For monitoring the position and shape of fast moving and, especially, rotating objects such as turbo machine rotors, contactless and compact sensors with a high measurement rate as well as high precision are required. We present for the first time, to the best of our knowledge, a novel laser Doppler sensor employing a single fan-shaped interference fringe system, which allows measuring for the position and shape of fast moving solid bodies with known tangential velocity. It is shown theoretically as well as experimentally that this sensor offers concurrently high position resolution and high temporal resolution in contrast to conventional measurement techniques, since its measurement uncertainty is, in principle, independent of the object velocity. Moreover, it can be built very compact, because it features low complexity. To prove its operational capability and its potential for practical applications, radial and axial shape measurements of rotating bodies are demonstrated in comparison with triangulation. An average position resolution of about 2 {mu}m could be achieved.

  10. Economic analysis

    SciTech Connect (OSTI)

    None

    1980-06-01T23:59:59.000Z

    The Energy Policy and Conservation Act (EPCA) mandated that minimum energy efficiency standards be established for classes of refrigerators and refrigerator-freezers, freezers, clothes dryers, water heaters, room air conditioners, home heating equipment, kitchen ranges and ovens, central air conditioners, and furnaces. EPCA requires that standards be designed to achieve the maximum improvement in energy efficiency that is technologically feasible and economically justified. Following the introductory chapter, Chapter Two describes the methodology used in the economic analysis and its relationship to legislative criteria for consumer product efficiency assessment; details how the CPES Value Model systematically compared and evaluated the economic impacts of regulation on the consumer, manufacturer and Nation. Chapter Three briefly displays the results of the analysis and lists the proposed performance standards by product class. Chapter Four describes the reasons for developing a baseline forecast, characterizes the baseline scenario from which regulatory impacts were calculated and summarizes the primary models, data sources and assumptions used in the baseline formulations. Chapter Five summarizes the methodology used to calculate regulatory impacts; describes the impacts of energy performance standards relative to the baseline discussed in Chapter Four. Also discussed are regional standards and other program alternatives to performance standards. Chapter Six describes the procedure for balancing consumer, manufacturer, and national impacts to select standard levels. Details of models and data bases used in the analysis are included in Appendices A through K.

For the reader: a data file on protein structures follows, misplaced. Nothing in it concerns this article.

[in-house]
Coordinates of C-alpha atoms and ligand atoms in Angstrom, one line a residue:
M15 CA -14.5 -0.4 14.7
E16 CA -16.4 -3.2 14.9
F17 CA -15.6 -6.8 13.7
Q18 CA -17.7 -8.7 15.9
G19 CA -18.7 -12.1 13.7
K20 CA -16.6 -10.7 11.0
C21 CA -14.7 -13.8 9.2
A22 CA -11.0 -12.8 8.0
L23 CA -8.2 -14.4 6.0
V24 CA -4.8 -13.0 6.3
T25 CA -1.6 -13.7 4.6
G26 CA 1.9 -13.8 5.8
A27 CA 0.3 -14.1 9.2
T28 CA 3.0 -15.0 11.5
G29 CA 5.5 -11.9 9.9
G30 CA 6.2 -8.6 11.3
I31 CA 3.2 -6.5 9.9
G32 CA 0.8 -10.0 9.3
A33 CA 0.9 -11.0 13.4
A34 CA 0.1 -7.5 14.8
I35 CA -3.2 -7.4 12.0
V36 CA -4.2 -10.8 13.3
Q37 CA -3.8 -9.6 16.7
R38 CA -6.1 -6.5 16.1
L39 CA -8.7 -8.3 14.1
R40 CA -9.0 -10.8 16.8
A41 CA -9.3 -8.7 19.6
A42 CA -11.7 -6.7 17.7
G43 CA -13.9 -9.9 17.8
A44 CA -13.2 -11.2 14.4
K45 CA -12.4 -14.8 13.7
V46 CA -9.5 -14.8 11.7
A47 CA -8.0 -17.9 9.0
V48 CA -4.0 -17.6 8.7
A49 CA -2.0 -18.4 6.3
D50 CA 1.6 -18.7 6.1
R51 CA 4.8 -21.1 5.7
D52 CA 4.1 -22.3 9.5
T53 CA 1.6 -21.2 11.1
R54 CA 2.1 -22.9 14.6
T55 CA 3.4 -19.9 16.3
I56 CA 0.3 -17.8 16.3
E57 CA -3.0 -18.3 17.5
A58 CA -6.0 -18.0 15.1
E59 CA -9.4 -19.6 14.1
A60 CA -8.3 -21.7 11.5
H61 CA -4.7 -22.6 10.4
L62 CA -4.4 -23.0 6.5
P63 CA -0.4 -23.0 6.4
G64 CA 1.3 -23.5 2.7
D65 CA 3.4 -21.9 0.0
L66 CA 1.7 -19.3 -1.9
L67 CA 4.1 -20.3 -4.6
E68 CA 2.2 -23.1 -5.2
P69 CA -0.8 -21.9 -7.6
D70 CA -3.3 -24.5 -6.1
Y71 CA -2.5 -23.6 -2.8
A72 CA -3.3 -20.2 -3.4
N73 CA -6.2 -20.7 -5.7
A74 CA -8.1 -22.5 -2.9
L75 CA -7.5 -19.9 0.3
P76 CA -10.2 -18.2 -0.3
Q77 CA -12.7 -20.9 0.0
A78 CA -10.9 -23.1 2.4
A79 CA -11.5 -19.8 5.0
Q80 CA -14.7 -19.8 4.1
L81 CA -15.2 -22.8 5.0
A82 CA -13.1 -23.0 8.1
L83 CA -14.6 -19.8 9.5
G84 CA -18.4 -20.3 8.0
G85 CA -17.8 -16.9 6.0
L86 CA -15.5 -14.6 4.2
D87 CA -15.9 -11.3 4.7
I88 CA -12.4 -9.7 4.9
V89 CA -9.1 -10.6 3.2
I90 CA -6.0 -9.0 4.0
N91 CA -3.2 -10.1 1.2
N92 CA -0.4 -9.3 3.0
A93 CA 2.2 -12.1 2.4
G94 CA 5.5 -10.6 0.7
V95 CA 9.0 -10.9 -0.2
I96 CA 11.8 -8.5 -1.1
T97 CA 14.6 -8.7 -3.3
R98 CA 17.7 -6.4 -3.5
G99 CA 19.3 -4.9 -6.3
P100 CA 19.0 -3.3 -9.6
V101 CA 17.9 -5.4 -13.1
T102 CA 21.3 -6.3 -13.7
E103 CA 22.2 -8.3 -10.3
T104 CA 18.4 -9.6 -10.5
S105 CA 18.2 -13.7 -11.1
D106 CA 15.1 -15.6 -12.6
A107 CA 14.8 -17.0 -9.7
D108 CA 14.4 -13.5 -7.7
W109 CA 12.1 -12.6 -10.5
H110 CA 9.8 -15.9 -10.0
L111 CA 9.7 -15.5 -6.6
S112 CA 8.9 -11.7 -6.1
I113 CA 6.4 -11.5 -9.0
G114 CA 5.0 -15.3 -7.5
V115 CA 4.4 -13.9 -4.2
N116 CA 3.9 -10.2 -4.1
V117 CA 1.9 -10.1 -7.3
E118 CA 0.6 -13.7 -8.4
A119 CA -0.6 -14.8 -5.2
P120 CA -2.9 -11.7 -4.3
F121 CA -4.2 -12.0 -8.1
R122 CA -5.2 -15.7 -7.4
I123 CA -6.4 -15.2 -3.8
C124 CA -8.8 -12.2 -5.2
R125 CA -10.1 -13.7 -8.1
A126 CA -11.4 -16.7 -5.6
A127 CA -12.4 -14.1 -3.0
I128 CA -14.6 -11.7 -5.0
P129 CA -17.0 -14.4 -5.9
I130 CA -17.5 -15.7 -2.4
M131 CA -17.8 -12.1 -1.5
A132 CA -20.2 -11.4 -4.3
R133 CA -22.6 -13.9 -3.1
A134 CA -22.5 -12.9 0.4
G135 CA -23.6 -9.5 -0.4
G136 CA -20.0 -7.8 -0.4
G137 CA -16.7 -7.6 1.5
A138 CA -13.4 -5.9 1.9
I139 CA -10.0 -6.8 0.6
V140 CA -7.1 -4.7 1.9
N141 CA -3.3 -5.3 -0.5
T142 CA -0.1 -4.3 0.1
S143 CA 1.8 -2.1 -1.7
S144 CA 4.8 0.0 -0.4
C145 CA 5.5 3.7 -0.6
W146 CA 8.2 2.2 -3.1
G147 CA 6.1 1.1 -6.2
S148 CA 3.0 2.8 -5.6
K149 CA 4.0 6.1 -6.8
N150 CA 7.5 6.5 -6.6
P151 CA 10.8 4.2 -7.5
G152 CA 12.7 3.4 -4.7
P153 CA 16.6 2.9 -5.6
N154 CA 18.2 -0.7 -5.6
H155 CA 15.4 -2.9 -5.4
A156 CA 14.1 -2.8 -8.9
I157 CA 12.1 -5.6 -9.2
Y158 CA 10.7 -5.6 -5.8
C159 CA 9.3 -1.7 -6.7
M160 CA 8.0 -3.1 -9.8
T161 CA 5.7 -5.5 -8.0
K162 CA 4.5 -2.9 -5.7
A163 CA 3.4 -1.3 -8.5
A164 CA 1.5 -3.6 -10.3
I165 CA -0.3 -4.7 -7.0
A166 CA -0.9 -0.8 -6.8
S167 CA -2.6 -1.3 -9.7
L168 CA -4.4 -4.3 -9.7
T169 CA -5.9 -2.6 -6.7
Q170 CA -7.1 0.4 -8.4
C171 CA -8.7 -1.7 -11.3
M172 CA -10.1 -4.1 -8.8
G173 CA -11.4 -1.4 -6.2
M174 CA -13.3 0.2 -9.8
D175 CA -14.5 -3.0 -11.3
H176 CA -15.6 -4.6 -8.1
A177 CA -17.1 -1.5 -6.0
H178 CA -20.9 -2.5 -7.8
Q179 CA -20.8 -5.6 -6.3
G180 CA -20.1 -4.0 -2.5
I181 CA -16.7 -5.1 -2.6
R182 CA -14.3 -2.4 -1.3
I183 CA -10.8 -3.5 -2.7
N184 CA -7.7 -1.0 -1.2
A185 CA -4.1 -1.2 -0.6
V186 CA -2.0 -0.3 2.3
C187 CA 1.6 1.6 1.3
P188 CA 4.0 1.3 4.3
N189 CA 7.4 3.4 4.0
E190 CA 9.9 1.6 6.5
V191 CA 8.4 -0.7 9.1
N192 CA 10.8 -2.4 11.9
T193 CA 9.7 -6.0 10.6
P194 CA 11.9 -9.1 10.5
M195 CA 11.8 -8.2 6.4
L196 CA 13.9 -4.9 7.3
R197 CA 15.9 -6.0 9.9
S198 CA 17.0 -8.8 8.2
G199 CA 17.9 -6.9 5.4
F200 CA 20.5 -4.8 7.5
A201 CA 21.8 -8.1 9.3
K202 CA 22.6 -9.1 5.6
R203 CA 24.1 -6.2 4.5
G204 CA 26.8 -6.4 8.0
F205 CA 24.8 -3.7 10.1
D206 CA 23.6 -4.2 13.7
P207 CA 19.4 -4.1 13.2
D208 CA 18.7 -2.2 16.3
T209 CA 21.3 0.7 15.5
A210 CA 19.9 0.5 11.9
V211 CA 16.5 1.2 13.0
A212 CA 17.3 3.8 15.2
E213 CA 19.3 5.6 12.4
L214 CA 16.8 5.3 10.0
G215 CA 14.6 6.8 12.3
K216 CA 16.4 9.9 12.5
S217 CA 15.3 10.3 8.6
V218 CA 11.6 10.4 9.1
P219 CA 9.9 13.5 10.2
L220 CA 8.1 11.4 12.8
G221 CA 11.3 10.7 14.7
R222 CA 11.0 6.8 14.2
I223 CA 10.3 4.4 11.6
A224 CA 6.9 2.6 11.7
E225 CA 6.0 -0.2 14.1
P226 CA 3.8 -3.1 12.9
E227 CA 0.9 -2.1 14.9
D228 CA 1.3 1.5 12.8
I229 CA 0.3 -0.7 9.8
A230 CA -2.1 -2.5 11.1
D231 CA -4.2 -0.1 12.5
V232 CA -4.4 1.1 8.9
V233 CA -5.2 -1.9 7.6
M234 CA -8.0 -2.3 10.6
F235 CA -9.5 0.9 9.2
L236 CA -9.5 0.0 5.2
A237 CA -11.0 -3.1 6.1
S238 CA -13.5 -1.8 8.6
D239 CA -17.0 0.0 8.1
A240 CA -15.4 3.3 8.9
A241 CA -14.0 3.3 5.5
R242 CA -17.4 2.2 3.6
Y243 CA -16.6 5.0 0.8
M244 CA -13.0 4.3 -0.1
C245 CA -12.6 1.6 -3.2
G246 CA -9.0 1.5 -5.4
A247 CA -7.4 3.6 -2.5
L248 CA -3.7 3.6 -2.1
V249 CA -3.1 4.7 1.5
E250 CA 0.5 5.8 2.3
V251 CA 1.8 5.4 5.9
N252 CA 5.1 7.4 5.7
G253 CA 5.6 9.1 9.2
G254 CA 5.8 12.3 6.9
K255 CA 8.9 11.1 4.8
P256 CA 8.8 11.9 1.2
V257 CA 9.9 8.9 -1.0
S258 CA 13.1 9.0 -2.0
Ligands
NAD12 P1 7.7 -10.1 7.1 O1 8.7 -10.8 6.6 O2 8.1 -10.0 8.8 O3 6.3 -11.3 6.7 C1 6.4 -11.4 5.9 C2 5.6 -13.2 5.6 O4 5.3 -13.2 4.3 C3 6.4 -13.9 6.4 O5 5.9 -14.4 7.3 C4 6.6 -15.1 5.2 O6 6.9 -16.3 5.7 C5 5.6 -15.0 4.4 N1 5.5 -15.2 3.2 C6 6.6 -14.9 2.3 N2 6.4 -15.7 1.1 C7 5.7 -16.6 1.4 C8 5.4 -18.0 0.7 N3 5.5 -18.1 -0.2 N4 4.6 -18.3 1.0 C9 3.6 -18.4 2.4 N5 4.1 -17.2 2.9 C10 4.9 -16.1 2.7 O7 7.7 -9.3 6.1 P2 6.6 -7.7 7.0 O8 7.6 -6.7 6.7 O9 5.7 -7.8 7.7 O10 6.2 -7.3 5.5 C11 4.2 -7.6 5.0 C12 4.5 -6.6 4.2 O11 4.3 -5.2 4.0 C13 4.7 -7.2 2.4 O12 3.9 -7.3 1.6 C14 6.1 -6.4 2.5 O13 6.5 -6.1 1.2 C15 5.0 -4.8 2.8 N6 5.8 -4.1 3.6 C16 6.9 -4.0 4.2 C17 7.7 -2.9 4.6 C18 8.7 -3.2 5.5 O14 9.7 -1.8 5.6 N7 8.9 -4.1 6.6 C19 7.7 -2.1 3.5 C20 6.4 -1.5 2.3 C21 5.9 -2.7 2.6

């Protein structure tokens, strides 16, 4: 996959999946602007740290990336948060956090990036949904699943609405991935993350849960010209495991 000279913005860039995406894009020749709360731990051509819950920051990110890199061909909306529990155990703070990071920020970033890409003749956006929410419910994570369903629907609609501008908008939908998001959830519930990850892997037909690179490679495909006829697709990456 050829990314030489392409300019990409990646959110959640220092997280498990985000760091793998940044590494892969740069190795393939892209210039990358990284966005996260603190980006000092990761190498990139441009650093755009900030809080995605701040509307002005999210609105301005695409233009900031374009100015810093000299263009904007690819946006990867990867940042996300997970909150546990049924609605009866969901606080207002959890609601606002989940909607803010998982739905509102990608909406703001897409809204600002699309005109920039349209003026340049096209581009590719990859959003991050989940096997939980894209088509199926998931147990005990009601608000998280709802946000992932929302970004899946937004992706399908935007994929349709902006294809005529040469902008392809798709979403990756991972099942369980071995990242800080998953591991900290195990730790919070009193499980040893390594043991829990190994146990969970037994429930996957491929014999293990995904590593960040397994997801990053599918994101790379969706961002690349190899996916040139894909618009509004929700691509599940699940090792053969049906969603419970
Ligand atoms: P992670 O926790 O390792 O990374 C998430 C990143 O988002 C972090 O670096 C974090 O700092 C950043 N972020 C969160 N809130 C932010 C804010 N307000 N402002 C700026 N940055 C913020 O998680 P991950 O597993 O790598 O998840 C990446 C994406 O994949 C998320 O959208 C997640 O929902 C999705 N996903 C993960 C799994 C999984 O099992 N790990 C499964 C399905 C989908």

11. Elementary analysis of interferometers for wave-particle duality test and the perspective of going beyond the complementarity principle

    E-Print Network [OSTI]

    Zhi-Yuan Li

    2014-10-16T23:59:59.000Z